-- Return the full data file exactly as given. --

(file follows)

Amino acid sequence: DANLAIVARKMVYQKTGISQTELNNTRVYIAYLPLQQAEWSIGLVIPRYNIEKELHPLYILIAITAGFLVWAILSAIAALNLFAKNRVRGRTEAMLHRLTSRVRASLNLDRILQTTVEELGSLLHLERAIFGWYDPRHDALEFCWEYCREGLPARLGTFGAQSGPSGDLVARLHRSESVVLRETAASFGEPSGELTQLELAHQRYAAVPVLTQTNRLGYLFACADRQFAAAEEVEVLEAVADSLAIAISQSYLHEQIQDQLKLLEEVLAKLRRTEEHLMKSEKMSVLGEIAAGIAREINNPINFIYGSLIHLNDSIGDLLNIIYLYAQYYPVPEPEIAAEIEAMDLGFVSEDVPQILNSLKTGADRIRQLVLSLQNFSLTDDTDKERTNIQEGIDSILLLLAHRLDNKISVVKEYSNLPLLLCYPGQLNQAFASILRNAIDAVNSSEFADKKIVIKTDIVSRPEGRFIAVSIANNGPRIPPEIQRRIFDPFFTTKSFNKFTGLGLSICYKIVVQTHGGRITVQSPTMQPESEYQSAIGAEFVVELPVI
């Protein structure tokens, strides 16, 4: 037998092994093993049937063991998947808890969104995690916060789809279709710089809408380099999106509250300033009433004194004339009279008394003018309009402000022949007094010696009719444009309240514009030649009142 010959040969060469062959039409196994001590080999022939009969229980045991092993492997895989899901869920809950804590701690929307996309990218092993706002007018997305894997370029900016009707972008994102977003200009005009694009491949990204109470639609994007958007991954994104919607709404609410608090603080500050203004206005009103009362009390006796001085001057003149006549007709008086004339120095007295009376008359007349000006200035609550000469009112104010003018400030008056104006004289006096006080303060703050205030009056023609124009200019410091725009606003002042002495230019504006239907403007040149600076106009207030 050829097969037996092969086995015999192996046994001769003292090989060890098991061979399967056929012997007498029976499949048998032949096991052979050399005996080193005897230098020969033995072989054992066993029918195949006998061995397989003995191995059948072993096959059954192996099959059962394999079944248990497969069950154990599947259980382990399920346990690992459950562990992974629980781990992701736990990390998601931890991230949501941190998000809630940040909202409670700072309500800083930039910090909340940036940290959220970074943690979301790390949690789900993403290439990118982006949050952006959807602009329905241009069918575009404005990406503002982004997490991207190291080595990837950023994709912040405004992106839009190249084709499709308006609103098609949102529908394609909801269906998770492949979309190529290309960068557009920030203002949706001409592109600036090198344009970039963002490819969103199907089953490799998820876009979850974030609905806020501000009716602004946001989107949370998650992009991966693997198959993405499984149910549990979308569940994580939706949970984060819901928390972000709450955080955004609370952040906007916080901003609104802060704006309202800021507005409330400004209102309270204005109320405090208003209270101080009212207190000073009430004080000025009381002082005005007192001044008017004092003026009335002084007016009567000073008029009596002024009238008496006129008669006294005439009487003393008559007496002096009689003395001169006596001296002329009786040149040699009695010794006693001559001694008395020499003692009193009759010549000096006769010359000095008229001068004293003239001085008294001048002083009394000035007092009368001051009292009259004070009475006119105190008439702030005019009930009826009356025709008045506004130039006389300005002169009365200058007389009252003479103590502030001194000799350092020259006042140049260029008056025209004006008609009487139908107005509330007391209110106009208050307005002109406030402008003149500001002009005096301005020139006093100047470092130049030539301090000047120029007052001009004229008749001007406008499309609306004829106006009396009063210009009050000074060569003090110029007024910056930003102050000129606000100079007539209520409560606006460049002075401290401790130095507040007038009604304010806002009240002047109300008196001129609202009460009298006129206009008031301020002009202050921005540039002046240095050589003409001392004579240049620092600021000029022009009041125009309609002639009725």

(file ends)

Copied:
Amino acid sequence: DANLAIVARKMVYQKTGISQTELNNTRVYIAYLPLQQAEWSIGLVIPRYNIEKELHPLYILIAITAGFLVWAILSAIAALNLFAKNRVRGRTEAMLHRLTSRVRASLNLDRILQTTVEELGSLLHLERAIFGWYDPRHDALEFCWEYCREGLPARLGTFGAQSGPSGDLVARLHRSESVVLRETAASFGEPSGELTQLELAHQRYAAVPVLTQTNRLGYLFACADRQFAAAEEVEVLEAVADSLAIAISQSYLHEQIQDQLKLLEEVLAKLRRTEEHLMKSEKMSVLGEIAAGIAREINNPINFIYGSLIHLNDSIGDLLNIIYLYAQYYPVPEPEIAAEIEAMDLGFVSEDVPQILNSLKTGADRIRQLVLSLQNFSLTDDTDKERTNIQEGIDSILLLLAHRLDNKISVVKEYSNLPLLLCYPGQLNQAFASILRNAIDAVNSSEFADKKIVIKTDIVSRPEGRFIAVSIANNGPRIPPEIQRRIFDPFFTTKSFNKFTGLGLSICYKIVVQTHGGRITVQSPTMQPESEYQSAIGAEFVVELPVI
């Protein structure tokens, strides 16, 4: 037998092994093993049937063991998947808890969104995690916060789809279709710089809408380099999106509250300033009433004194004339009279008394003018309009402000022949007094010696009719444009309240514009030649009142 010959040969060469062959039409196994001590080999022939009969229980045991092993492997895989899901869920809950804590701690929307996309990218092993706002007018997305894997370029900016009707972008994102977003200009005009694009491949990204109470639609994007958007991954994104919607709404609410608090603080500050203004206005009103009362009390006796001085001057003149006549007709008086004339120095007295009376008359007349000006200035609550000469009112104010003018400030008056104006004289006096006080303060703050205030009056023609124009200019410091725009606003002042002495230019504006239907403007040149600076106009207030 050829097969037996092969086995015999192996046994001769003292090989060890098991061979399967056929012997007498029976499949048998032949096991052979050399005996080193005897230098020969033995072989054992066993029918195949006998061995397989003995191995059948072993096959059954192996099959059962394999079944248990497969069950154990599947259980382990399920346990690992459950562990992974629980781990992701736990990390998601931890991230949501941190998000809630940040909202409670700072309500800083930039910090909340940036940290959220970074943690979301790390949690789900993403290439990118982006949050952006959807602009329905241009069918575009404005990406503002982004997490991207190291080595990837950023994709912040405004992106839009190249084709499709308006609103098609949102529908394609909801269906998770492949979309190529290309960068557009920030203002949706001409592109600036090198344009970039963002490819969103199907089953490799998820876009979850974030609905806020501000009716602004946001989107949370998650992009991966693997198959993405499984149910549990979308569940994580939706949970984060819901928390972000709450955080955004609370952040906007916080901003609104802060704006309202800021507005409330400004209102309270204005109320405090208003209270101080009212207190000073009430004080000025009381002082005005007192001044008017004092003026009335002084007016009567000073008029009596002024009238008496006129008669006294005439009487003393008559007496002096009689003395001169006596001296002329009786040149040699009695010794006693001559001694008395020499003692009193009759010549000096006769010359000095008229001068004293003239001085008294001048002083009394000035007092009368001051009292009259004070009475006119105190008439702030005019009930009826009356025709008045506004130039006389300005002169009365200058007389009252003479103590502030001194000799350092020259006042140049260029008056025209004006008609009487139908107005509330007391209110106009208050307005002109406030402008003149500001002009005096301005020139006093100047470092130049030539301090000047120029007052001009004229008749001007406008499309609306004829106006009396009063210009009050000074060569003090110029007024910056930003102050000129606000100079007539209520409560606006460049002075401290401790130095507040007038009604304010806002009240002047109300008196001129609202009460009298006129206009008031301020002009202050921005540039002046240095050589003409001392004579240049620092600021000029022009009041125009309609002639009725």